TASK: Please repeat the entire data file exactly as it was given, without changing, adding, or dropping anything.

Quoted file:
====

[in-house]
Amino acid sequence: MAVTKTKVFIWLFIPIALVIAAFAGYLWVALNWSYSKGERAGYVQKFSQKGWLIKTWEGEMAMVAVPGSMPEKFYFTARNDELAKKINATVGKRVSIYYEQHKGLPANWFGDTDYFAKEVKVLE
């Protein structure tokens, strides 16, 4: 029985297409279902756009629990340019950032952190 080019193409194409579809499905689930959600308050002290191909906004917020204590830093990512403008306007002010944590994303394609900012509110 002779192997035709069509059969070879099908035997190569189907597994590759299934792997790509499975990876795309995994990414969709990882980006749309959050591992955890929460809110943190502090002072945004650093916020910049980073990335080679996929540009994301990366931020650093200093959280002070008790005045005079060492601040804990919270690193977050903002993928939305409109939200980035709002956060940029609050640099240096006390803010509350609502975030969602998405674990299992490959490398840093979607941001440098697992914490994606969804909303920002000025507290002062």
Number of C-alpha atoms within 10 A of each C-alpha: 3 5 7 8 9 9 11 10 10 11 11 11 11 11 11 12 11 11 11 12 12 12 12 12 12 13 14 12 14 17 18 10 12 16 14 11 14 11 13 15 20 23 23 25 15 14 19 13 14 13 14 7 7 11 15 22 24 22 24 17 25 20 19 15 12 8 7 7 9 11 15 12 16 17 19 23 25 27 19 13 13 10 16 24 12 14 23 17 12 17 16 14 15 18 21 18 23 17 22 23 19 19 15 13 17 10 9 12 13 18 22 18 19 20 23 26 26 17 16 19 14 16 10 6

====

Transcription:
[in-house]
Amino acid sequence: MAVTKTKVFIWLFIPIALVIAAFAGYLWVALNWSYSKGERAGYVQKFSQKGWLIKTWEGEMAMVAVPGSMPEKFYFTARNDELAKKINATVGKRVSIYYEQHKGLPANWFGDTDYFAKEVKVLE
């Protein structure tokens, strides 16, 4: 029985297409279902756009629990340019950032952190 080019193409194409579809499905689930959600308050002290191909906004917020204590830093990512403008306007002010944590994303394609900012509110 002779192997035709069509059969070879099908035997190569189907597994590759299934792997790509499975990876795309995994990414969709990882980006749309959050591992955890929460809110943190502090002072945004650093916020910049980073990335080679996929540009994301990366931020650093200093959280002070008790005045005079060492601040804990919270690193977050903002993928939305409109939200980035709002956060940029609050640099240096006390803010509350609502975030969602998405674990299992490959490398840093979607941001440098697992914490994606969804909303920002000025507290002062």
Number of C-alpha atoms within 10 A of each C-alpha: 3 5 7 8 9 9 11 10 10 11 11 11 11 11 11 12 11 11 11 12 12 12 12 12 12 13 14 12 14 17 18 10 12 16 14 11 14 11 13 15 20 23 23 25 15 14 19 13 14 13 14 7 7 11 15 22 24 22 24 17 25 20 19 15 12 8 7 7 9 11 15 12 16 17 19 23 25 27 19 13 13 10 16 24 12 14 23 17 12 17 16 14 15 18 21 18 23 17 22 23 19 19 15 13 17 10 9 12 13 18 22 18 19 20 23 26 26 17 16 19 14 16 10 6